Former Ohio State quarterback Kenny Guiton finds success in coaching ranks
Kenny Guiton expected to work in coaching after he left the Ohio State football team.
Others in his family had followed a similar career path. For instance, his father and uncle were assistant coaches when he played at Eisenhower High School in Houston.
Photos:Quarterback Kenny Guiton
But Guiton never planned on a rapid rise through the coaching ranks, landing on a coaching staff at a Power Five college program before turning 30. The 29-year-old was hired last month as wide receivers coach at Arkansas.
“I never thought in a million years I’d be even a college coach,” said Guiton, who played at Ohio State from 2009-13. “To say Power Five, I’d be lying to you because I never thought I'd be a college coach.”
The ascent for the former backup quarterback began through a Columbus connection. Tom Herman, OSU’s offensive coordinator from 2012-14, brought in Guiton as a graduate assistant when he was hired before the 2015 season.
Guiton’s biggest dividend, though, has been a relationship with Kendal Briles, forged in 2018 when he was the offensive coordinator with the Houston Cougars and Guiton had become the receivers coach.
Briles is entering his second season as Arkansas’ offensive coordinator and pitched Guiton as a candidate to head coach Sam Pittman when the Razorbacks had an opening on their staff this season.
“Kendal jumped up on the table for him,” Pittman said, “and that kind of got him in the door.”
Pittman formed a favorable impression himself during their earliest conversations.
“I love the guy,” he said. “He’s really mature. He’s a recruiter. He’s already won our players over. Just a very charismatic, exciting guy to be around. I felt that way on the telephone with him when I was interviewing him. I think he just fit.”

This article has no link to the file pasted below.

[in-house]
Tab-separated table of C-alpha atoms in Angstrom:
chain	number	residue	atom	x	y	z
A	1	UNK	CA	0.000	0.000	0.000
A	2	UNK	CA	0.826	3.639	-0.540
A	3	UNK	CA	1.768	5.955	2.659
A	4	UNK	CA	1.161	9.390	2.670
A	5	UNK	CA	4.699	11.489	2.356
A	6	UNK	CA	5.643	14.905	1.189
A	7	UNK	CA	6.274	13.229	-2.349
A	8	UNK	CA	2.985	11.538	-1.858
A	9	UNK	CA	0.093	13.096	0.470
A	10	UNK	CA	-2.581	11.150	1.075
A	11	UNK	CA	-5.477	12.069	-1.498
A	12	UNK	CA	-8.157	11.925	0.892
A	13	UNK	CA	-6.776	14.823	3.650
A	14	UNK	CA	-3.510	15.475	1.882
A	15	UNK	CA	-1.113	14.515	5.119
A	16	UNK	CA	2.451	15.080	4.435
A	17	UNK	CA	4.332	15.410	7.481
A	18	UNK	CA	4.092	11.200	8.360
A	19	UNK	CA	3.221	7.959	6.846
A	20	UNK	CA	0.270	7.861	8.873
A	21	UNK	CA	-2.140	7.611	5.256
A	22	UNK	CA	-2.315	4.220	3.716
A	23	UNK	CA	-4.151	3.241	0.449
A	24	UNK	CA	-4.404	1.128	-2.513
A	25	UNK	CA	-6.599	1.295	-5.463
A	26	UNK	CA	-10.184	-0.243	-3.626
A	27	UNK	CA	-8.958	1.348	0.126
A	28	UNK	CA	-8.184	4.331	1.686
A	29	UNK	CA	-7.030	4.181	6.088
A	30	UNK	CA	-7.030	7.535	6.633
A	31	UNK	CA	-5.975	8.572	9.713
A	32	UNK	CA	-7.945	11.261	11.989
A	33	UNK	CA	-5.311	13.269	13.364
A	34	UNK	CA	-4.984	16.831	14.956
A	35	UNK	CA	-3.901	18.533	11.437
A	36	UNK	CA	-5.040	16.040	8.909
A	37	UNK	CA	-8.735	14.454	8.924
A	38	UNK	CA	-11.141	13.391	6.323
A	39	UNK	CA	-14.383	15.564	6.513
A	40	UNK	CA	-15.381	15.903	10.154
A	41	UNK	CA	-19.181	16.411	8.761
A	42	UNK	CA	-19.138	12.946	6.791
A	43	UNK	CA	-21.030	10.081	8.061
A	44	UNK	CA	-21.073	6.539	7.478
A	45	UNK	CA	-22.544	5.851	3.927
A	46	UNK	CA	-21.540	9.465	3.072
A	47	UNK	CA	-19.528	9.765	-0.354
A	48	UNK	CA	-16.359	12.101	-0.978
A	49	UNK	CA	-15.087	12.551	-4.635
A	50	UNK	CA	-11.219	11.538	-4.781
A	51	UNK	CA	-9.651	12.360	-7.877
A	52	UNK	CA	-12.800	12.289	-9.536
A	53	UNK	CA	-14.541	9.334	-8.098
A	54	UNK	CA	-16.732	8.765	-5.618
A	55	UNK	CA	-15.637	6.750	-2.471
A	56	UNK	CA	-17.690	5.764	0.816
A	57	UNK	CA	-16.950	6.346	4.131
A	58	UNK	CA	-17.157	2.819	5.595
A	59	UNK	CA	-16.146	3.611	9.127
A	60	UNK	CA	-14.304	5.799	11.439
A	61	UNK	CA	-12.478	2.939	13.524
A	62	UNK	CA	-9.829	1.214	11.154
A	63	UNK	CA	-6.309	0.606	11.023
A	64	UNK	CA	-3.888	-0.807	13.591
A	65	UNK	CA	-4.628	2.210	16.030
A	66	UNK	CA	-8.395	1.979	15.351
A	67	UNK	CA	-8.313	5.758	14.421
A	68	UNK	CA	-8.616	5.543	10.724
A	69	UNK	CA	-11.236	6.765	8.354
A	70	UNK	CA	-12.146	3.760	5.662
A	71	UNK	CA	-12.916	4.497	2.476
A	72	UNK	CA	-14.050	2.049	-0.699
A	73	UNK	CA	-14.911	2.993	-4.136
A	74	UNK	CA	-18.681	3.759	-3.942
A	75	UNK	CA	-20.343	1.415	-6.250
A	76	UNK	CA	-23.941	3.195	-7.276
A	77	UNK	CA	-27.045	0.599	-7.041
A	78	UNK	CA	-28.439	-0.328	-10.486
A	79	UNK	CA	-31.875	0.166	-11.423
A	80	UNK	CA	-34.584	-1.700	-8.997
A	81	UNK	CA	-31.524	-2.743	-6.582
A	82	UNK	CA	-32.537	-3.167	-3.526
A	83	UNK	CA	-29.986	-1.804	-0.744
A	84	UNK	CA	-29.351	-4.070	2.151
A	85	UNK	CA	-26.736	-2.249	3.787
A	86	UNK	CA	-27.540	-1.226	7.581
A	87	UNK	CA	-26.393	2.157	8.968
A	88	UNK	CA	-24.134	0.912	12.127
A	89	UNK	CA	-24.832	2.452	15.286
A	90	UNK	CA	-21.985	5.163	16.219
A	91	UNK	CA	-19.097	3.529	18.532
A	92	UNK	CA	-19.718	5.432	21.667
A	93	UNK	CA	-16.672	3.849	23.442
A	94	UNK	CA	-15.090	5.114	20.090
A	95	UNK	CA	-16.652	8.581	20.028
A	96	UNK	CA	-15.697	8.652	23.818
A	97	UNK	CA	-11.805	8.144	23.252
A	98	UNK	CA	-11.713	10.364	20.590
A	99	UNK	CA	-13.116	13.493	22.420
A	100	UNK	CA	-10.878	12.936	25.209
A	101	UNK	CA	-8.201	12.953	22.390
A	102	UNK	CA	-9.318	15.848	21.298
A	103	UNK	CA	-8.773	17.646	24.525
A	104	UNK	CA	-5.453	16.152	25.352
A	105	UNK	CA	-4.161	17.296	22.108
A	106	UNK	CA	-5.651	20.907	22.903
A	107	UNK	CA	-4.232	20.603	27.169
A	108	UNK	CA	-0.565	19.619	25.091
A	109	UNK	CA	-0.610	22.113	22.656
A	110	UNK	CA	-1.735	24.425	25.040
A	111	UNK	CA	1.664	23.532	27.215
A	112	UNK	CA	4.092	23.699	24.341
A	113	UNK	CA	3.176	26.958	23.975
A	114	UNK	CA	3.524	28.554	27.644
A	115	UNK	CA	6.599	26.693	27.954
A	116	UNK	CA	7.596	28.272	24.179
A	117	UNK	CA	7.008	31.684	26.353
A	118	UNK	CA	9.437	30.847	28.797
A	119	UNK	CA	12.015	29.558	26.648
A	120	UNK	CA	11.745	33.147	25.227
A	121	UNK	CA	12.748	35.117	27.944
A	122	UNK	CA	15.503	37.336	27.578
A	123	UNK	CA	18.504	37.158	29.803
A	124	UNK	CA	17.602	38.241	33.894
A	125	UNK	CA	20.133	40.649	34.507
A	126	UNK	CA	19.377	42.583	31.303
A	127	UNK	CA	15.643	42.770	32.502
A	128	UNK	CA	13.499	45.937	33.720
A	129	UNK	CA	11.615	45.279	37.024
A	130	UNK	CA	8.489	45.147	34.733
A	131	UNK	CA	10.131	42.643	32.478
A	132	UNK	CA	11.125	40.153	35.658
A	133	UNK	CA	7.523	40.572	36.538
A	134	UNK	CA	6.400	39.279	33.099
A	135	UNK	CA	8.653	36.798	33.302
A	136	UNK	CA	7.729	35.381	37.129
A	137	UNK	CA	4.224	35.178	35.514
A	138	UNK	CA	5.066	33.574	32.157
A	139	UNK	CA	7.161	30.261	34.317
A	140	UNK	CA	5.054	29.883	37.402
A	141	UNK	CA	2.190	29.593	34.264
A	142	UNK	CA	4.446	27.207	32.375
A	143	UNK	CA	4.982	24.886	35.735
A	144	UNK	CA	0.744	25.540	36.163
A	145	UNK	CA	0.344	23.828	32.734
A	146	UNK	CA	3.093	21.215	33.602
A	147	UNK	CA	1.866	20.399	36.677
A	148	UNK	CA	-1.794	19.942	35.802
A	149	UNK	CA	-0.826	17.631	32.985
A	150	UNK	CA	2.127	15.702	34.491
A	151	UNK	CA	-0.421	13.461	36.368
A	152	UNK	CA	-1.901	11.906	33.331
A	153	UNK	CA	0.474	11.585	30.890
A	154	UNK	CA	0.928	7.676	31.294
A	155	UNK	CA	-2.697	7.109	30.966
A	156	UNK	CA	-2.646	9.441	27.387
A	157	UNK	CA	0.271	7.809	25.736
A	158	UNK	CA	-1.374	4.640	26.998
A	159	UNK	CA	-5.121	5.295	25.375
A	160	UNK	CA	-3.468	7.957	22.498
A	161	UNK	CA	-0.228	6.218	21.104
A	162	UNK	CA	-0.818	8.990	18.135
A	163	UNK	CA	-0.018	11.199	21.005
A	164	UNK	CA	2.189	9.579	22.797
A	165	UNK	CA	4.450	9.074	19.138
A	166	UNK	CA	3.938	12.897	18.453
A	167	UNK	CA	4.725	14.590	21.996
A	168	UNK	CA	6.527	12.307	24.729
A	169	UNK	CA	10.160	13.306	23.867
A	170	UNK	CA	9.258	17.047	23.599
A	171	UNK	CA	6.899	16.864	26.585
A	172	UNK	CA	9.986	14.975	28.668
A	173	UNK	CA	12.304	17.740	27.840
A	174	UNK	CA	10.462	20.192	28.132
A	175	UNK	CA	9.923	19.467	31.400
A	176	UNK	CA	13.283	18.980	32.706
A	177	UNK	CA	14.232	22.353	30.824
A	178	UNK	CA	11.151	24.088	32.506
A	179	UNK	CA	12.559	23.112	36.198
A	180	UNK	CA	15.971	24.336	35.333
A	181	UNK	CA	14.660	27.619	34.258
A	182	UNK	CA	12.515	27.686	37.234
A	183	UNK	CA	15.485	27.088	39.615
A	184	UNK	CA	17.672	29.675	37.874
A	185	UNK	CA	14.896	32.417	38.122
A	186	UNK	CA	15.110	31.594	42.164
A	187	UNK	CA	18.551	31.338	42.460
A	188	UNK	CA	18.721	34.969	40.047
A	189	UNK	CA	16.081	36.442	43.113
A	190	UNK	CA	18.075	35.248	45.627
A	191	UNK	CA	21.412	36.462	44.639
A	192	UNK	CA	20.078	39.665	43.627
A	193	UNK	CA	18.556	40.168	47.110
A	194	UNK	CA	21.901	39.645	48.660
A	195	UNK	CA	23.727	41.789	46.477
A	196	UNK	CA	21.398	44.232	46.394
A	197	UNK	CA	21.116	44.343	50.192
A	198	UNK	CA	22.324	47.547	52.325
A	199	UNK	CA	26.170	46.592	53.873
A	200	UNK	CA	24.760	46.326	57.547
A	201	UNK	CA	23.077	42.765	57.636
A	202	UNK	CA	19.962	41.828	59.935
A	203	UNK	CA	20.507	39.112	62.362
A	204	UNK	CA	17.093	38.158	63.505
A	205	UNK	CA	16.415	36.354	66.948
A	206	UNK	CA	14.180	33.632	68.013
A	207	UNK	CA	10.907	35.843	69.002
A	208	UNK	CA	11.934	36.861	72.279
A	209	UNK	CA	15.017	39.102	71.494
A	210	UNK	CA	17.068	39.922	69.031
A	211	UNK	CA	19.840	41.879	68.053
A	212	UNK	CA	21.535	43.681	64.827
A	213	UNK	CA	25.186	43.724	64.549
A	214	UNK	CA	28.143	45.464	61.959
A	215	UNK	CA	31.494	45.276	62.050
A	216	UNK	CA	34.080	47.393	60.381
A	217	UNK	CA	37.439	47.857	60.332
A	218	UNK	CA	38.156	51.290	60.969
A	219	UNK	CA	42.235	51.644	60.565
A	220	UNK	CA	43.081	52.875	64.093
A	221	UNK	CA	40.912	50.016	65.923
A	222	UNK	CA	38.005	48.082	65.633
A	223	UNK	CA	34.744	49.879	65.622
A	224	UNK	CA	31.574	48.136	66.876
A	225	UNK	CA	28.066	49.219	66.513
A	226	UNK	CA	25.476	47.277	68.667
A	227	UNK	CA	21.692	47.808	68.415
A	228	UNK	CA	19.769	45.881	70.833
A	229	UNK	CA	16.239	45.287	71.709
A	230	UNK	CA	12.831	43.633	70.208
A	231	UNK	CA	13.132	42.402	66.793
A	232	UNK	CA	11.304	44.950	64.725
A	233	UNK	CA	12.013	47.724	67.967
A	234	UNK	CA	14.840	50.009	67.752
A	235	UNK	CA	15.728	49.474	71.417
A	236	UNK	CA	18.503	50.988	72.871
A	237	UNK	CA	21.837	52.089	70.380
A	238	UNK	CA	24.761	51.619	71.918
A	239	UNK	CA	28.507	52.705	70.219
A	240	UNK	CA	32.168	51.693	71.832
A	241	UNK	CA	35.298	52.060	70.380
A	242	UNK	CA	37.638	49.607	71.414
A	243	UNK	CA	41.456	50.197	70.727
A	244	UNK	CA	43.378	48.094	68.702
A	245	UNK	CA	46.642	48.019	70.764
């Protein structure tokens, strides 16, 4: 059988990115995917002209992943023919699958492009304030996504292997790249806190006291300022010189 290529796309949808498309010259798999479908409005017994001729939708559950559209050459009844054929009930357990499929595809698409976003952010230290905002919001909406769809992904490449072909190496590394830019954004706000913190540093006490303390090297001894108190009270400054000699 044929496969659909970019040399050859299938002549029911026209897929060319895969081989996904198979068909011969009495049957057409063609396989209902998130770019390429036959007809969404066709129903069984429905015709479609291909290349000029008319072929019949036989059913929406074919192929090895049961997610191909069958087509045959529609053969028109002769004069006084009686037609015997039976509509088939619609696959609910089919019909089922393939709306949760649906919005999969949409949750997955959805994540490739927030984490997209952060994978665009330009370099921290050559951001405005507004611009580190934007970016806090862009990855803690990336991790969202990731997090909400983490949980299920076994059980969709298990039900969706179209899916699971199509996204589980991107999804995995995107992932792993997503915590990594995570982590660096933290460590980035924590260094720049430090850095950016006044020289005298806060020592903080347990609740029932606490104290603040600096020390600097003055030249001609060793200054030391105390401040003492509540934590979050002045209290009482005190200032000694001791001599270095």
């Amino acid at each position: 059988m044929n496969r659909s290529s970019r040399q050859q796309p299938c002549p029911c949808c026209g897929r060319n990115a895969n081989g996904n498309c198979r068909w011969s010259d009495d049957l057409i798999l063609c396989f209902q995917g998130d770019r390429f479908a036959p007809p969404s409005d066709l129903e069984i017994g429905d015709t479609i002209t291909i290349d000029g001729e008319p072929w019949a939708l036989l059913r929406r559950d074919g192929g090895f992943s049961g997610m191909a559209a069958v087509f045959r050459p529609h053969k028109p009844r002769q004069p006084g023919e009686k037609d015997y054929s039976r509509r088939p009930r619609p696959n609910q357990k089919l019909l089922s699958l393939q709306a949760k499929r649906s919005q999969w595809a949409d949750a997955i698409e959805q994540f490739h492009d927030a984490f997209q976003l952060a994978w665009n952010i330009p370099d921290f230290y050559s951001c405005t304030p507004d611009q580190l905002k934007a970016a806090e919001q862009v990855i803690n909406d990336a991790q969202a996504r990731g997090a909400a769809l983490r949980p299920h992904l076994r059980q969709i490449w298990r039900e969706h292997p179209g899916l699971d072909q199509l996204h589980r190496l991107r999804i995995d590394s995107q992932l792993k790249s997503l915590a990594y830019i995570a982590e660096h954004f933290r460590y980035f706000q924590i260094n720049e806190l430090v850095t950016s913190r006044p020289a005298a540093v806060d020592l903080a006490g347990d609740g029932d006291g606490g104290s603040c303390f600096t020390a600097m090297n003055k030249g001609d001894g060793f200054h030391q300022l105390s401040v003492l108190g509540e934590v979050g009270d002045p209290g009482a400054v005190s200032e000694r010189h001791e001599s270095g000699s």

Dream team in Houston
While Guiton worked with Briles in 2018, they directed one of the highest-scoring offenses in the nation. The Cougars averaged 43.9 points per game, trailing only four Football Bowl Subdivision teams in scoring offense.
Guiton helped develop Marquez Stevenson, a prospect in this year's NFL draft who had a breakout season as a sophomore, when he caught 75 passes for 1,019 yards and nine touchdowns.
Guiton, who spent the past two seasons coaching receivers at Louisiana Tech and Colorado State, looked back fondly on his stretch with Briles.
“We had an awesome year,” Guiton said. “We just clicked. And I think it’s gotten me where I am today, so I’m happy to have that relationship.”
As much as Guiton’s bond with Briles helped him join the Razorbacks this winter, his ties to Texas were as significant.
“Being at the University of Houston, I recruited throughout Texas,” Guiton said. “The Dallas area, Fort Worth, Frisco, the Metroplex, East Texas, so I kind of got a name throughout Texas.”
Arkansas often has found success when it recruits well in the bordering state rich with high school talent, going back to the years it spent in the Southwest Conference.
The league, which disbanded in 1996 and prompted the Razorbacks to join the Southeastern Conference, had mostly included schools from Texas.
In recruiting, Guiton tries to relate to players through his experience at Ohio State and in the Big Ten, “a level these guys want to play at.” He was not a heralded recruit in high school, ranked as only a two-star prospect and boasting few scholarship offers, but said he feels he understands the process the prep players go through.
While inspired by his father to enter coaching, Guiton also credits encouragement from Ohio State coaches.
As a backup quarterback for the Buckeyes, he played for both Jim Tressel and Urban Meyer, calling them “legendary coaches.”
They and Herman all encouraged him, especially late in his college career when he was selected as one of the team captains despite his reserve status.
“When they told me I had the chance to be on this level, I wanted to dive headfirst into it,” Guiton said. “So that's what I did. And it's been awesome. I'm happy I did that.”